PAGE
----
How to Create a Mind-Blowing Zoom Hyperlapse

The zoom hyperlapse is like a timelapse on steroids. It’s a visually engaging  stop-motion timelapse technique that gives us an accelerated view of real time, with an added 3D movement effect. It differs from timelapse in that the photographs are taken of a single vantage point over a long distance, rather than a short dolly movement. The technical jargon may sound confusing, but creating a hyperlapse is not all that complicated. In this tutorial, Eric Stemen shows you how easy it is to capture your very own zoom hyperlapse with a simple DLSR:

How To Create a Zoom Hyperlapse

crosshairs-layover-guide

A crosshairs overlay will help with aligning your shots.

  1. Place your camera on a tripod at eye level. You will be picking it up and moving it forward about 100 times, you don’t want to have to bend down to check out the screen before each shot.
  2. Pick an object you will be able to see during the entire move. The more it pops the better. Make sure to place your subject in the middle of the frame.
  3. Turn on your camera’s guide frames. They are a set of crosshair screen guides that can be positioned wherever you want them. Set the crosshairs over your subject. If you’re using a building, align the crosshairs with the corner.
  4. Take a few sample photos. Take one photo from set up point. Walk forward a step, make sure the crosshairs are aligned with your subject, zoom out, and take a second shot. Walk forward again, zoom out, and take a third shot. Scroll back and forth through the photos to see if the effect works for you. Make sure your location choice makes good use of the effect.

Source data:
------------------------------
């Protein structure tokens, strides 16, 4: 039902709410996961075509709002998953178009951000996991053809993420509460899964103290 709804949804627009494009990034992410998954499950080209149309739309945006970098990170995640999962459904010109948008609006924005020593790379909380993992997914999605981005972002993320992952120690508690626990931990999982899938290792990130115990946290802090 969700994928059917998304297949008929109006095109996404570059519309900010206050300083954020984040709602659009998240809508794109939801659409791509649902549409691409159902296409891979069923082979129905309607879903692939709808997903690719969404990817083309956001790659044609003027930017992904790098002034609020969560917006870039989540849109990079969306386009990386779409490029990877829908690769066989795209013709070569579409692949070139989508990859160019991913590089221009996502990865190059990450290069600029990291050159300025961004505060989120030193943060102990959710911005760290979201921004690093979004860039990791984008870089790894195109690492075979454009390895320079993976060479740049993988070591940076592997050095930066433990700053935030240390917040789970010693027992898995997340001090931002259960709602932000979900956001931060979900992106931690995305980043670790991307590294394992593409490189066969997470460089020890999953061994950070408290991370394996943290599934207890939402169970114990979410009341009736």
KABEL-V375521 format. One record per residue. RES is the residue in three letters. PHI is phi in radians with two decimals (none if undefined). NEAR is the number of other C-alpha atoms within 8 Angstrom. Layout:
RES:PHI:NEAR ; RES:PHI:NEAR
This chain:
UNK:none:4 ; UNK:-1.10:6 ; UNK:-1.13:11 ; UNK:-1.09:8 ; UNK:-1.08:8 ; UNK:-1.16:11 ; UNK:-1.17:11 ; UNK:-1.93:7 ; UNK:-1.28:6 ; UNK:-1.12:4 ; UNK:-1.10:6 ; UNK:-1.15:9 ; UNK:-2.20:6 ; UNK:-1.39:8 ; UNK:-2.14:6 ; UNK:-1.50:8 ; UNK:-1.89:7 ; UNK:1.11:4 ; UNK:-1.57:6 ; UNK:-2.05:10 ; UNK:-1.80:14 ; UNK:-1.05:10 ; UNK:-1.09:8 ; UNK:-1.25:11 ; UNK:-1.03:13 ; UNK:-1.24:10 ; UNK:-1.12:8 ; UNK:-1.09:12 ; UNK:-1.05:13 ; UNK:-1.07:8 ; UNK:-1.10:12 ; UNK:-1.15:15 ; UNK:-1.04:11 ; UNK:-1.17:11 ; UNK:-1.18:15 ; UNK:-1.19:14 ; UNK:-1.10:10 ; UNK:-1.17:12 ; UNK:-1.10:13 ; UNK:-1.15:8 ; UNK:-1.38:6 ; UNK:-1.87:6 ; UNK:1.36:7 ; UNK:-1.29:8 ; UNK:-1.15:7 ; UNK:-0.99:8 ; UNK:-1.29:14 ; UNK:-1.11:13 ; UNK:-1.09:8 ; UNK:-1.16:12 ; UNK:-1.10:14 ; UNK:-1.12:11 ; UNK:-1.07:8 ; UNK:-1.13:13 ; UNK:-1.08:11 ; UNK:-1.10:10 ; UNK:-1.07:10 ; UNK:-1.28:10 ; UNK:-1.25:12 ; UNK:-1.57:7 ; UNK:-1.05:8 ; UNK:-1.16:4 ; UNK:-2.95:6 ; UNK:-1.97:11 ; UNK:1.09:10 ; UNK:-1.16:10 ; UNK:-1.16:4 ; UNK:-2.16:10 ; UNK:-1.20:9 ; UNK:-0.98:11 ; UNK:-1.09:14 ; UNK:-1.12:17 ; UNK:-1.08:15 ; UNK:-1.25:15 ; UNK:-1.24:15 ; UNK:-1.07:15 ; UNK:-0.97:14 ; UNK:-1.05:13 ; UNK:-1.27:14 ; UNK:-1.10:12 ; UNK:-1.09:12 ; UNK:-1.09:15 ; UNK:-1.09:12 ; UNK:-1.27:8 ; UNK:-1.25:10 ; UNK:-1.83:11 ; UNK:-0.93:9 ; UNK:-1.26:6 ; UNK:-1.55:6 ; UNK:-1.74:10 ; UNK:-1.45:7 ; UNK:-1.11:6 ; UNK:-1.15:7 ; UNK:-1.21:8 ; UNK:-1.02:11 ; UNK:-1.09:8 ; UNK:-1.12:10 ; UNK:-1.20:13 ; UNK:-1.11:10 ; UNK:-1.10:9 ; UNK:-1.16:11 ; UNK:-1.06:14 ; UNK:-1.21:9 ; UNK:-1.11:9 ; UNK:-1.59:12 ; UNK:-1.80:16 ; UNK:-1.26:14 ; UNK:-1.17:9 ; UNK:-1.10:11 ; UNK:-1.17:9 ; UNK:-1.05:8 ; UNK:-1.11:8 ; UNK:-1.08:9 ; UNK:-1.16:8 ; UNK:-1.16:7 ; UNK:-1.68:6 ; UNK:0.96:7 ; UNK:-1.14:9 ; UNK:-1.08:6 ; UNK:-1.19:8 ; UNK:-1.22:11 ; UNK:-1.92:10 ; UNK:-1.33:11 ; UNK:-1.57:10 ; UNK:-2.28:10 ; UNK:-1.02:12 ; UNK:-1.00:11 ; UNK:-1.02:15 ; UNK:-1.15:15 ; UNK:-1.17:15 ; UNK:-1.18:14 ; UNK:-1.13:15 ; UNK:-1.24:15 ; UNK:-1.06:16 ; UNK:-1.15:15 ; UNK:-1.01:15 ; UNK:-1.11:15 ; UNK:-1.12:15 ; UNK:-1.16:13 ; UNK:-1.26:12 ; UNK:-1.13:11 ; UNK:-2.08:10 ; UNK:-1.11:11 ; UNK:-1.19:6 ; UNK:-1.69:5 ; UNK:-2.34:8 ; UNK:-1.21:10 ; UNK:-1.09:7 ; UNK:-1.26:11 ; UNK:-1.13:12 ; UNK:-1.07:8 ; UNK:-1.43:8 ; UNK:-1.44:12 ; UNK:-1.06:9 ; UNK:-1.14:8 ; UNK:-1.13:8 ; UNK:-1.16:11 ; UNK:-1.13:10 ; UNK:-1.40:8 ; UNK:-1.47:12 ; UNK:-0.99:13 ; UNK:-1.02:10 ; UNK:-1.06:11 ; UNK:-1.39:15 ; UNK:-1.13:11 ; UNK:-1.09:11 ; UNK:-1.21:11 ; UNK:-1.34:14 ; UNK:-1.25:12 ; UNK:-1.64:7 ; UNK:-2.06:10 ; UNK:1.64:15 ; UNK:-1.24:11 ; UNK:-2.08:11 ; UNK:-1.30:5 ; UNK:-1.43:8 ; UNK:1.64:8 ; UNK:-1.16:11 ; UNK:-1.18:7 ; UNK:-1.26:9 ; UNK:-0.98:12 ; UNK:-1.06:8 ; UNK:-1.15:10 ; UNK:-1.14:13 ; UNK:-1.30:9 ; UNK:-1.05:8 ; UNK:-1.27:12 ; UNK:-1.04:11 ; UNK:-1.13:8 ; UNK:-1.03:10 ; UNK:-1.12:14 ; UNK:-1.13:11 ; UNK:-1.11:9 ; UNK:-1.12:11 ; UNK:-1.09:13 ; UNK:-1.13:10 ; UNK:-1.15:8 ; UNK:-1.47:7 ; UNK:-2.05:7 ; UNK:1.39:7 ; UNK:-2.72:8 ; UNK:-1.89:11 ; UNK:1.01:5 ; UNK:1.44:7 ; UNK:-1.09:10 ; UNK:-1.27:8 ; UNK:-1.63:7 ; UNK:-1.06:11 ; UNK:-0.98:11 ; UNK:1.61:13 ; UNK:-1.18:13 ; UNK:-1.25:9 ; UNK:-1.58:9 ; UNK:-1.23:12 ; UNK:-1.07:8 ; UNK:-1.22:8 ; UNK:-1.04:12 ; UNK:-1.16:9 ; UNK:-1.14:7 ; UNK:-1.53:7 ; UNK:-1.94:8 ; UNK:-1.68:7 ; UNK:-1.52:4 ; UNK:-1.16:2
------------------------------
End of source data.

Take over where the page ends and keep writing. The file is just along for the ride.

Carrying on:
5. Level your tripod. Use the half ball head level to make sure the horizon is always as level as possible.
  6. After lining up the crosshairs, take your first shot. Use auto focus between each shot for best results. This is because a lot of camera lenses are parafocal meaning each time you change the zoom it loses focus slightly.
  7. Take a step forward (move about a foot), level your tripod, set the crosshairs and zoom out ever so slightly. A follow-focus mechanism makes it easier to zoom out in extremely small increments, which is really important to creating a good looking zoom hyperlapse.
  8. Take about 100 steps while repeating the process.
  9. Take your collection of images into Photoshop, or your editor of choice for color correction.
  10. Pull the images into After Effects and use Warp Stabilization.
  11. Revel in the awesomeness you have just created.

Zoom Hyperlapse Equipment

gear-for-hyperlapse

Here’s a list of the gear Stemen used to make the video:

The technique can be used for just about anything, but it works particularly well with architecture.

“It’s a really unique effect that you can’t see normally with your own eyes.”

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One Comment

  1. I have a question about this workflow.
    At point 7) you say that you have to move one step forward, align the building with crosshairs and then zoom out slightly. What if I zoom out and the realign?

    Thanks a lot

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